After a thorough analysis of the patient's medical history (previous surgeries, any allergies, or current pathologies) and an assessment of his or her surgical suitability, preoperative preparation will be necessary. This includes:
- Appearance on an empty stomach for at least the previous day.
- Stopping of anticoagulant and antiplatelet medications.
- Taking a laxative a few hours before surgery.
The course of the ileostomy in Türkiye's clinics
During an ileostomy in Türkiye, part of your thick intestine, otherwise known as the ileum, is pulled across the surface of the abdomen to create a stoma. Indeed, an ileostomy is usually performed in cases where the colon is reached and put in the right area of your abdomen. Thus, the ileostomy can be temporary or chronic. It depends on the reasons that led to the surgery or how difficult your situation is. In this part of the intestine, the stools are watery. Since an ostomy does not have muscles that are used to control the evacuation, the stool must be assembled through a pouch.
A stoma is red and looks like the inside of your mouth. It is delicate and can bleed easily when touched.
The ileostomy follows the movement of the bowel. It can expand and contract during bowel movements. It is measured by sutures, which disappear within the first two months.
Post-operative diet and medications
Before your operation, and during the consultation, your doctor will tell you to avoid caffeine, alcohol, tobacco, or other drugs. Using any of these products before or after surgery can affect the outcome of the surgery.
After an ileostomy, it is important to follow a diet that is low in fiber and easy to digest. This will help to prevent blockages and allow your stoma to heal properly.
|Low-fiber foods||White bread, pasta, rice, cooked vegetables, and canned fruits.|
|High-protein foods||Lean meats, poultry, fish, eggs, nuts, and seeds|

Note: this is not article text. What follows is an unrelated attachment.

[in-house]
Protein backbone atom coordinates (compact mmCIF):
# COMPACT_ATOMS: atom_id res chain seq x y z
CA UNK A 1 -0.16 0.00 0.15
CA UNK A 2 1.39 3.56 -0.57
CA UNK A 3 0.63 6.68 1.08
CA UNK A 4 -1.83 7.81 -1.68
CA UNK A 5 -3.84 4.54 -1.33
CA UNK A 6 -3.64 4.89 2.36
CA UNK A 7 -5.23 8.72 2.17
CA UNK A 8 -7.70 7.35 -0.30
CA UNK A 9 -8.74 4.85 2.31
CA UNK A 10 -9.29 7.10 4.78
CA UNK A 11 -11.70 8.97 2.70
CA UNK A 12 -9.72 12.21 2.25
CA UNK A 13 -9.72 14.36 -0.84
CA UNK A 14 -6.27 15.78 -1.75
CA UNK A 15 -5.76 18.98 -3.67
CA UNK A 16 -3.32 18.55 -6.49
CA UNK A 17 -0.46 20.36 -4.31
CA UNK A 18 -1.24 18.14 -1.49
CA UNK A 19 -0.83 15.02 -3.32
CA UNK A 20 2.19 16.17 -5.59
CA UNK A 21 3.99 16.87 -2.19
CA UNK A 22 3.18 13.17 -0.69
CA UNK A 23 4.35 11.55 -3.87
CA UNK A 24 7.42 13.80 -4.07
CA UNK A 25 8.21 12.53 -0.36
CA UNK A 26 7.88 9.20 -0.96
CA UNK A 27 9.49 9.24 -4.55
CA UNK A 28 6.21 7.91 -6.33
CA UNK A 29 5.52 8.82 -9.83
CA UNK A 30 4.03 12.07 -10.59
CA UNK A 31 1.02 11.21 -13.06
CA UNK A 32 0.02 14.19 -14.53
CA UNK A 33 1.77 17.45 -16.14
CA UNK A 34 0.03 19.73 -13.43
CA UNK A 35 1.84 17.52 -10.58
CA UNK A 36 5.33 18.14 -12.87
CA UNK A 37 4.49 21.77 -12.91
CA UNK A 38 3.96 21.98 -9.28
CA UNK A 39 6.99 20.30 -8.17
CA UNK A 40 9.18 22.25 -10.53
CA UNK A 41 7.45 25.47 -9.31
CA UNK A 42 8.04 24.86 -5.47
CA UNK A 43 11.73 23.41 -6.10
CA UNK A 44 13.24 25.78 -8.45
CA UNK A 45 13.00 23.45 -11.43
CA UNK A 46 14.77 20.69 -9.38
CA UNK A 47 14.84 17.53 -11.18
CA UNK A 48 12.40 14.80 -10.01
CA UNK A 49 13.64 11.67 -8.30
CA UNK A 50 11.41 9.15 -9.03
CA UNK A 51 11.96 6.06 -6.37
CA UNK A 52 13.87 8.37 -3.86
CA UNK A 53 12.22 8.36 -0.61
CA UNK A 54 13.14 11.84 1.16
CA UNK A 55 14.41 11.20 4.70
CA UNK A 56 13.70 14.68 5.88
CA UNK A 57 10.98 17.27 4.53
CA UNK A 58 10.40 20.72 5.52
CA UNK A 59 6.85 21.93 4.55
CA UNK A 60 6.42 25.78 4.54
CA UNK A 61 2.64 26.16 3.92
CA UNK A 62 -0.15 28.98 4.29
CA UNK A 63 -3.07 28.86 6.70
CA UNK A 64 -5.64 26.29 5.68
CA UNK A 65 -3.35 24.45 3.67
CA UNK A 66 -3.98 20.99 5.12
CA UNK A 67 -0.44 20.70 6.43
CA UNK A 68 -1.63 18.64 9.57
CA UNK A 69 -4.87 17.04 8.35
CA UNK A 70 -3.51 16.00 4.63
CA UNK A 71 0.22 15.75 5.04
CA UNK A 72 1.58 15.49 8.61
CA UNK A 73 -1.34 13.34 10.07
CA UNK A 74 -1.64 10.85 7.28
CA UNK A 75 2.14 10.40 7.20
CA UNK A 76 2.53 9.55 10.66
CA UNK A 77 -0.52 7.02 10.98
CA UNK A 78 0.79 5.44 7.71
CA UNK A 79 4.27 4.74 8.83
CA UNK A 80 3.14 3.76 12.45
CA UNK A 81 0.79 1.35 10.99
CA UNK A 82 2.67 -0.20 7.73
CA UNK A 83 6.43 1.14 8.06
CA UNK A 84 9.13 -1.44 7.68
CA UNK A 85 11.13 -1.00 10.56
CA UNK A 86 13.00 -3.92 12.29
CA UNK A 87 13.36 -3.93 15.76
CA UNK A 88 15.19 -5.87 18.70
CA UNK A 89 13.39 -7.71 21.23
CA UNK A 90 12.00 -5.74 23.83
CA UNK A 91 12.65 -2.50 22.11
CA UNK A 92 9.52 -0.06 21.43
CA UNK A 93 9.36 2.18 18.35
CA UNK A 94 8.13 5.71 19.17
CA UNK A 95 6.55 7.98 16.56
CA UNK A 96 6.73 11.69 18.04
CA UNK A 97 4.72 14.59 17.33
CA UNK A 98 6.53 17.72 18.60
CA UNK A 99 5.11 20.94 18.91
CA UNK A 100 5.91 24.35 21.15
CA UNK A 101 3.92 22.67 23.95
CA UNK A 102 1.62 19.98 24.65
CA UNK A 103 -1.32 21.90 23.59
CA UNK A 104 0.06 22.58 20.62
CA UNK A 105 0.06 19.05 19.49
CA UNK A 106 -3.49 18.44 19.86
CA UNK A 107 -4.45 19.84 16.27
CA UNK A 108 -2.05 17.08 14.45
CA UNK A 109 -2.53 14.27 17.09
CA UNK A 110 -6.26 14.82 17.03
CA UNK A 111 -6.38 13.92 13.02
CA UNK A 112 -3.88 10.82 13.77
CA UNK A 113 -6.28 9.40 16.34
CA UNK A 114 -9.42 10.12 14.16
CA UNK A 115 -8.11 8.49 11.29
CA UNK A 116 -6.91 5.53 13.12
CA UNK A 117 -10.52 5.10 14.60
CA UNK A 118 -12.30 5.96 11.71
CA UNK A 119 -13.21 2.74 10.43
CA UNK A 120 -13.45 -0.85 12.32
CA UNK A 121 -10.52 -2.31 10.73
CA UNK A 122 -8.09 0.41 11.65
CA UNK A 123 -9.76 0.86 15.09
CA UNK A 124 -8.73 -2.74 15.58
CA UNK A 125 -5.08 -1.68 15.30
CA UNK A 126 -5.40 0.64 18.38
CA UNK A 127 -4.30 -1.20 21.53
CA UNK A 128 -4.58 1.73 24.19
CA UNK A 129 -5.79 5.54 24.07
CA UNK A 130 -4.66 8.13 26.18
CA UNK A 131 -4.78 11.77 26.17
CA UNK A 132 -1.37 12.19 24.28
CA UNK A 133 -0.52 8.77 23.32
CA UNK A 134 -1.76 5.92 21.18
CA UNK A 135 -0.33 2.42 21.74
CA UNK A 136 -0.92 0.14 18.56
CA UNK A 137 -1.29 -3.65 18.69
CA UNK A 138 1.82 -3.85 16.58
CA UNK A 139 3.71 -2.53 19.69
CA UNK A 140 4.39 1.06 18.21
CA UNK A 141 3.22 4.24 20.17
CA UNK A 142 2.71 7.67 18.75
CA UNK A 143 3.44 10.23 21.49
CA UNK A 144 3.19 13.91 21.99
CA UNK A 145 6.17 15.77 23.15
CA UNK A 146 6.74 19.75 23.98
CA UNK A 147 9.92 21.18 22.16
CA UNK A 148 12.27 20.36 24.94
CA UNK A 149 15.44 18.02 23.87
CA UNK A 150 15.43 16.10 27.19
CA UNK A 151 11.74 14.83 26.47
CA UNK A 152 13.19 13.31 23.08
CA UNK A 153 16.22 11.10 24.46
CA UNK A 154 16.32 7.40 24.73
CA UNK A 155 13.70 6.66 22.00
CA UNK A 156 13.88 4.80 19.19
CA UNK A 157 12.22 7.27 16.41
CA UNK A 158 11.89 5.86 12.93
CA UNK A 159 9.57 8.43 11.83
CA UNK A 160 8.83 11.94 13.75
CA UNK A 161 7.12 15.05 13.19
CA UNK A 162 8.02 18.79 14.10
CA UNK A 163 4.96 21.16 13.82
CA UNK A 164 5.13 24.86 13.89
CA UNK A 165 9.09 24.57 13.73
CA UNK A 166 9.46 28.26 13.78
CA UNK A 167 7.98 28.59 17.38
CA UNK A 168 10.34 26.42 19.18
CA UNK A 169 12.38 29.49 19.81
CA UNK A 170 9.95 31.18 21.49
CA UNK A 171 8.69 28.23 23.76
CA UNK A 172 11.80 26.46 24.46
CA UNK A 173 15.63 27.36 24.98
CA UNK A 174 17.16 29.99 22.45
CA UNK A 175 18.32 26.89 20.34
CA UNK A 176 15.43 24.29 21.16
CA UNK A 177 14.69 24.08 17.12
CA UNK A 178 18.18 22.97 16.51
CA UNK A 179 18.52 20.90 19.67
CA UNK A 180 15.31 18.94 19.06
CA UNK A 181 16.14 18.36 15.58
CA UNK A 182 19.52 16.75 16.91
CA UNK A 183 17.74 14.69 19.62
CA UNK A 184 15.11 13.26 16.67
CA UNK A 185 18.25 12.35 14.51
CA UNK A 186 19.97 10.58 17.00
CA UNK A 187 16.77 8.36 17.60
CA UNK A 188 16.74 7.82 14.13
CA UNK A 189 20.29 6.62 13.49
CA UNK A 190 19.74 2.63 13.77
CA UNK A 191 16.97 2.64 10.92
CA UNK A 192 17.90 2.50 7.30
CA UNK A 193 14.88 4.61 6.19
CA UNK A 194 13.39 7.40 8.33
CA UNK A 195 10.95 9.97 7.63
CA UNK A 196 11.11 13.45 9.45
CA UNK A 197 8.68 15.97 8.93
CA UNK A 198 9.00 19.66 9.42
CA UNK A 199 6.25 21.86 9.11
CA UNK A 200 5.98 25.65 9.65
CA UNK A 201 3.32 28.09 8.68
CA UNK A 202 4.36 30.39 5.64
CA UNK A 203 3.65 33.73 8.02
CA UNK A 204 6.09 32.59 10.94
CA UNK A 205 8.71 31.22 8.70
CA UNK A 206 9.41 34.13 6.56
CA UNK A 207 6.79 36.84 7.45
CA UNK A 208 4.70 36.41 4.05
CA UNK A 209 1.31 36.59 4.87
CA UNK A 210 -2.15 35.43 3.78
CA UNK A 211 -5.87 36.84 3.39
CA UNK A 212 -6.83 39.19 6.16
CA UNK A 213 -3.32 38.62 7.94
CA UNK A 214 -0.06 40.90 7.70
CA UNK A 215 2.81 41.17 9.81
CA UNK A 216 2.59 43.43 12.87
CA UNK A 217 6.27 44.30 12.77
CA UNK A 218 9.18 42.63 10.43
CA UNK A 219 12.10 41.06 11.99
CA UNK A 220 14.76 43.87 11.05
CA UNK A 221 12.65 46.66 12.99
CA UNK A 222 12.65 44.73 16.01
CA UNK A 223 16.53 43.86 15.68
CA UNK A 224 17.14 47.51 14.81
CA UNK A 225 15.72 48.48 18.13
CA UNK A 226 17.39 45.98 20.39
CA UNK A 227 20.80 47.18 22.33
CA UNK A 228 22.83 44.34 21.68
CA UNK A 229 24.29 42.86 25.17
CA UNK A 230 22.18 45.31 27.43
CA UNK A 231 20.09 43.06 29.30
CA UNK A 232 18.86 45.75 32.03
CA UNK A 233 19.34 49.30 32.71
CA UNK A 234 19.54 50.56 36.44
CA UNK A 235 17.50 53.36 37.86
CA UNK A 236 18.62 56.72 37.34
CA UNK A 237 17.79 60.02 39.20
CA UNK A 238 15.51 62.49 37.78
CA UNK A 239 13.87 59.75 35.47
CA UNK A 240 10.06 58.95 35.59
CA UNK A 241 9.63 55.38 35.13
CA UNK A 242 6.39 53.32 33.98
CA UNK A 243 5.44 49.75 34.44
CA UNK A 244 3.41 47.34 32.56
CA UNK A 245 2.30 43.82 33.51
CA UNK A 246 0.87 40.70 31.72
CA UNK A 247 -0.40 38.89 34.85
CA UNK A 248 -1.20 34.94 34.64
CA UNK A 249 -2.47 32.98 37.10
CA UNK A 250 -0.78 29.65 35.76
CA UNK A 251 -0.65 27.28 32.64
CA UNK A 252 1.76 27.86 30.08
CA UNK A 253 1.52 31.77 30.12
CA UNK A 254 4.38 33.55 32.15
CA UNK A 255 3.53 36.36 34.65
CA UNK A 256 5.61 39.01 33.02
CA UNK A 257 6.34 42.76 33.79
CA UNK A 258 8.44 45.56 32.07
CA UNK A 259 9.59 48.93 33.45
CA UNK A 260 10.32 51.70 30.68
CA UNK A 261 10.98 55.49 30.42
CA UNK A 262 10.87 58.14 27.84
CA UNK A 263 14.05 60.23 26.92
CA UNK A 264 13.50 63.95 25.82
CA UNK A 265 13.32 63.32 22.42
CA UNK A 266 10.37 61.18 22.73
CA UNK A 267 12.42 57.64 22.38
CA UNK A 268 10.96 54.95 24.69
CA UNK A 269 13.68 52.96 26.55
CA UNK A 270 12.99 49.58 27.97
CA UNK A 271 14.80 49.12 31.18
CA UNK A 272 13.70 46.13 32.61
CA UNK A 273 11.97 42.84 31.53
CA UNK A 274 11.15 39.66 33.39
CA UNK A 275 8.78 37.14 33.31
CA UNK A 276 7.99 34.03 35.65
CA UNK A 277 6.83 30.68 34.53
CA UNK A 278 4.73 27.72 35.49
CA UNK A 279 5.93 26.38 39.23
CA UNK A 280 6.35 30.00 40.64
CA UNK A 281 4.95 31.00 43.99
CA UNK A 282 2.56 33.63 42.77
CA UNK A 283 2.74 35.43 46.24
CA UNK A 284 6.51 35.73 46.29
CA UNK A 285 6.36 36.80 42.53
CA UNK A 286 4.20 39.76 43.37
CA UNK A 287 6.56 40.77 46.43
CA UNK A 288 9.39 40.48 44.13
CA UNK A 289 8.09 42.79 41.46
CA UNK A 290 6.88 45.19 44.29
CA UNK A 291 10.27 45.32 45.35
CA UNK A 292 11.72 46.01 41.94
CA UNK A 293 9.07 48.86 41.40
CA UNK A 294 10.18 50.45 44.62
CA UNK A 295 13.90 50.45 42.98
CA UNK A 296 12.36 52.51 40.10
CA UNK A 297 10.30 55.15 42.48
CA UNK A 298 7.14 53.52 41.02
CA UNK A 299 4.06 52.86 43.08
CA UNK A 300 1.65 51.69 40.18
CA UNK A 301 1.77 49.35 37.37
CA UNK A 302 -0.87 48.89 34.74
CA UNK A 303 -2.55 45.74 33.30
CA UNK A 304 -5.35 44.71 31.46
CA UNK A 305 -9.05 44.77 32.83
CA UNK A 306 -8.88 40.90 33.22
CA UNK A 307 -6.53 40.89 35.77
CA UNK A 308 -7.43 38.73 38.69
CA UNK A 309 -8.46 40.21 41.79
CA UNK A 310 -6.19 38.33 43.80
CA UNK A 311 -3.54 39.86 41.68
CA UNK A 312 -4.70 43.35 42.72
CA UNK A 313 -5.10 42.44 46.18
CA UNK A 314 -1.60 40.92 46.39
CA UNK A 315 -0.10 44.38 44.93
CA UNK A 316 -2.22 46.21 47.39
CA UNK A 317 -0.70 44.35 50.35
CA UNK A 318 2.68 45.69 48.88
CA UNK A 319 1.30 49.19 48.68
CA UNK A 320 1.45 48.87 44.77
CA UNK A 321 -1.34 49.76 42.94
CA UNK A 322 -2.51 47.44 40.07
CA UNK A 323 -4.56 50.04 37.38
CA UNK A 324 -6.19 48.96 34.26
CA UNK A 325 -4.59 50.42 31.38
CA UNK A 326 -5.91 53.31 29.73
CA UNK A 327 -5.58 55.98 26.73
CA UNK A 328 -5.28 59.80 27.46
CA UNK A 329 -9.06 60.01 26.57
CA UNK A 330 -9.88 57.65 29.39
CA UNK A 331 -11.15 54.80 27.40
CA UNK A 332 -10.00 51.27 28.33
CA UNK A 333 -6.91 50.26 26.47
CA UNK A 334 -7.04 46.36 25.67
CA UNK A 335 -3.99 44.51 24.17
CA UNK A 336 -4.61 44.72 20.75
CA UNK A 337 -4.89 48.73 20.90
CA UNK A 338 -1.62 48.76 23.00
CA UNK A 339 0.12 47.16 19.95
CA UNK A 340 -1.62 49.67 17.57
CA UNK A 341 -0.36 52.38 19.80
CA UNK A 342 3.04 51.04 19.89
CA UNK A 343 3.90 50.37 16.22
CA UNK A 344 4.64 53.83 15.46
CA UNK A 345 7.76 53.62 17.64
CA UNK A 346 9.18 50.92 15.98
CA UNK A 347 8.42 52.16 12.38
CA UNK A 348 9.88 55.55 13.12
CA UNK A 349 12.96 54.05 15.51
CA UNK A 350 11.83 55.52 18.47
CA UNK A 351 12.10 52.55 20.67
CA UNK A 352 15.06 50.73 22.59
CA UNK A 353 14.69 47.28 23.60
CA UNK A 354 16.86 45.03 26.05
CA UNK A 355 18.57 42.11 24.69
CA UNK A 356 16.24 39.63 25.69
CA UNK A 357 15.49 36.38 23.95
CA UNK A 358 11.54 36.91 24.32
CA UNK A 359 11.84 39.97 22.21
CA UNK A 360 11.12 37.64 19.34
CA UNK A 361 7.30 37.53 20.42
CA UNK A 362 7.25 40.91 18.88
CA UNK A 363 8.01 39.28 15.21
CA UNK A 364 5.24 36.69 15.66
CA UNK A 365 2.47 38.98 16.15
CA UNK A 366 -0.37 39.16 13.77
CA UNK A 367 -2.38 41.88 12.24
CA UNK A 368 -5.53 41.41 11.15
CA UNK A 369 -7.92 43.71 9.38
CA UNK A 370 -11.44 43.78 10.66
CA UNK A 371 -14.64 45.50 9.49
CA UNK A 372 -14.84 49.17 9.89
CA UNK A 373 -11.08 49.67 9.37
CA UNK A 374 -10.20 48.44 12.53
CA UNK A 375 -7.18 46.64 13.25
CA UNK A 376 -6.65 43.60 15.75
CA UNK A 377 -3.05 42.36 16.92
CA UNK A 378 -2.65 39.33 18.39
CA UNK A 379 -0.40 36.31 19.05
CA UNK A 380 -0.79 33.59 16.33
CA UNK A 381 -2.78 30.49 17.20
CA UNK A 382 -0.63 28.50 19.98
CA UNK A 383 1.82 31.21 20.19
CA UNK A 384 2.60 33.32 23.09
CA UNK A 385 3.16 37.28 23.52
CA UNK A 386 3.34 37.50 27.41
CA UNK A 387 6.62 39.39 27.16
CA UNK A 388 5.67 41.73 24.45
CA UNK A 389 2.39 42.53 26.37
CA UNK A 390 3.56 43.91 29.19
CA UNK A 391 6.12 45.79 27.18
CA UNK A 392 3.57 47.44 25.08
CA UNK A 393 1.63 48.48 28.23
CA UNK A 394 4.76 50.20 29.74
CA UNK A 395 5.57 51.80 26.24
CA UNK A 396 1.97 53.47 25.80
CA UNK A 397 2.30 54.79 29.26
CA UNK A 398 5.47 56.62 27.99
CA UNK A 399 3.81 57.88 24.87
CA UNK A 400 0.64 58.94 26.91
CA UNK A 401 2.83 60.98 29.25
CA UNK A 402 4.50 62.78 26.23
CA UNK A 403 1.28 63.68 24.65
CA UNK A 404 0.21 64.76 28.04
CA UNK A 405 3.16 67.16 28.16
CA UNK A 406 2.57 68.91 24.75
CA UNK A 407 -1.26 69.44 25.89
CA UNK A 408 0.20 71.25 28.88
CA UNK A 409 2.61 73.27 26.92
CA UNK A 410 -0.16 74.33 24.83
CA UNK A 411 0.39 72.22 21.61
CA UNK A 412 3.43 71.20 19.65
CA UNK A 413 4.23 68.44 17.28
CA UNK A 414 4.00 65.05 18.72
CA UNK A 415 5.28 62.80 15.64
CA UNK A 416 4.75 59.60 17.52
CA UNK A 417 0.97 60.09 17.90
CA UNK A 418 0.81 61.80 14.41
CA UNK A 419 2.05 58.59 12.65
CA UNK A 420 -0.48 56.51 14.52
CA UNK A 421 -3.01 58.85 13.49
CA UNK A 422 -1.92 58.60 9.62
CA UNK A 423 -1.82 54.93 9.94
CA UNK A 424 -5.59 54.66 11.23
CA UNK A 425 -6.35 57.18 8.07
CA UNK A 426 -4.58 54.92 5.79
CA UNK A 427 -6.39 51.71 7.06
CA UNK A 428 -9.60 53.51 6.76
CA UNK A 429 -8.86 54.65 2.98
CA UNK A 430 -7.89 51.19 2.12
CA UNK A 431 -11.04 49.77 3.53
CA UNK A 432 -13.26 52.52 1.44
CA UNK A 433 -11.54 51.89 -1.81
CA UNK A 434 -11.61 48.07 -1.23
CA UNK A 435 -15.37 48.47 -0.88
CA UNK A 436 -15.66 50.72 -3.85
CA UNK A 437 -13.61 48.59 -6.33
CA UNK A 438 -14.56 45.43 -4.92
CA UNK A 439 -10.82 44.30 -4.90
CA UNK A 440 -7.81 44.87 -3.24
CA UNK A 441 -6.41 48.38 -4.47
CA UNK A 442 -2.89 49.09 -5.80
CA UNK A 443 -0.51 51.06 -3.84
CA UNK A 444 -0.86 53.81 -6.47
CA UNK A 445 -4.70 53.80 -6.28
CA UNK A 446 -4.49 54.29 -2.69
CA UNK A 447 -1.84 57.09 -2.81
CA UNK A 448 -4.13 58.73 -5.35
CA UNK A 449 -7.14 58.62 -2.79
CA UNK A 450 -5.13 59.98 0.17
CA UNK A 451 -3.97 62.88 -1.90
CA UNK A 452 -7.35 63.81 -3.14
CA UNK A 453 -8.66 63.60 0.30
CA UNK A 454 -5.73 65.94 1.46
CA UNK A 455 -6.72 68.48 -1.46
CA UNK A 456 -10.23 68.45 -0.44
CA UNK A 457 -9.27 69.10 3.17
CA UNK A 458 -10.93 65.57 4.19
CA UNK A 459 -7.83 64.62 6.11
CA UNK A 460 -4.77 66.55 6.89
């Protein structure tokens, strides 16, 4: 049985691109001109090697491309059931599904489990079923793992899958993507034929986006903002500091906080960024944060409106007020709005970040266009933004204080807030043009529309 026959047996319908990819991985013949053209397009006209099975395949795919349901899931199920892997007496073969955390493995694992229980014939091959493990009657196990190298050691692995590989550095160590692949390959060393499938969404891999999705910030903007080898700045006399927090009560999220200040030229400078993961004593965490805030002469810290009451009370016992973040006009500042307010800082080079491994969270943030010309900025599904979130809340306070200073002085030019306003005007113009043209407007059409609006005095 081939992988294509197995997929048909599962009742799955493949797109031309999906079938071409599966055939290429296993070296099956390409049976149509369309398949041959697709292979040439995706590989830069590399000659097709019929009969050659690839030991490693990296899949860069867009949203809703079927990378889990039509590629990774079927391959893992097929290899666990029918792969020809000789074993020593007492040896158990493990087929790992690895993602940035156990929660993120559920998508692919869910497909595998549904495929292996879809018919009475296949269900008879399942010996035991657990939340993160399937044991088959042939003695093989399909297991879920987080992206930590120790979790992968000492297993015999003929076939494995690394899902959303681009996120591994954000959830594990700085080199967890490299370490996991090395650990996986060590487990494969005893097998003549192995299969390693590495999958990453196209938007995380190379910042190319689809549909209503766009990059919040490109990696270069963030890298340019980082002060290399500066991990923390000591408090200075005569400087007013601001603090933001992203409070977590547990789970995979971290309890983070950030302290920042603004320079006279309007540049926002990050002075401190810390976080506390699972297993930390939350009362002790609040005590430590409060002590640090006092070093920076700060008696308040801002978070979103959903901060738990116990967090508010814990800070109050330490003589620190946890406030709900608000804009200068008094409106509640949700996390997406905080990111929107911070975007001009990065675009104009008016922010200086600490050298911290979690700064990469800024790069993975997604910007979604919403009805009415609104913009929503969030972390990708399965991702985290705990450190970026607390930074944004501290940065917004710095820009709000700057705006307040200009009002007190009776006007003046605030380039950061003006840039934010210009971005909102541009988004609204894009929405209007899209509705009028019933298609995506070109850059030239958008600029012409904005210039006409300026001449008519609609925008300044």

|Plenty of fluids||Drink plenty of water and other fluids throughout the day to stay hydrated|
Your doctor may prescribe medications to help you manage your ileostomy. These may include :
- Pain relieveers for post_surgery discomfort.
- Antispasmodics to control bowel spasms and reduce cramps.
- Stool softeners to prevent constipation and ensure smooth bowel movements.
You will also need a stoma care products, such as ostomy pouches, barriers, and skin protectants, to manage your ileostomy.
It is strongly recommended that you avoid activities that require exertion for about four to six weeks after surgery.
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Yes, most individuals with an ileostomy can continue to enjoy a varied diet. However, it may be necessary to make certain dietary modifications to prevent blockages and ensure adequate nutrition. Consult with a healthcare professional or registered dietitian for personalized dietary advice.
No, an ileostomy should not hinder your ability to engage in physical activities and exercise. With proper care and precautions, individuals with an ileostomy can pursue a wide range of activities, including sports, yoga, and weightlifting.
In some cases, it may be possible to reverse an ileostomy. This procedure, known as ileostomy reversal, reconnects the small intestine to the remaining part of the digestive tract. However, the decision to undergo ileostomy reversal depends on individual circumstances and should be discussed with a healthcare professional.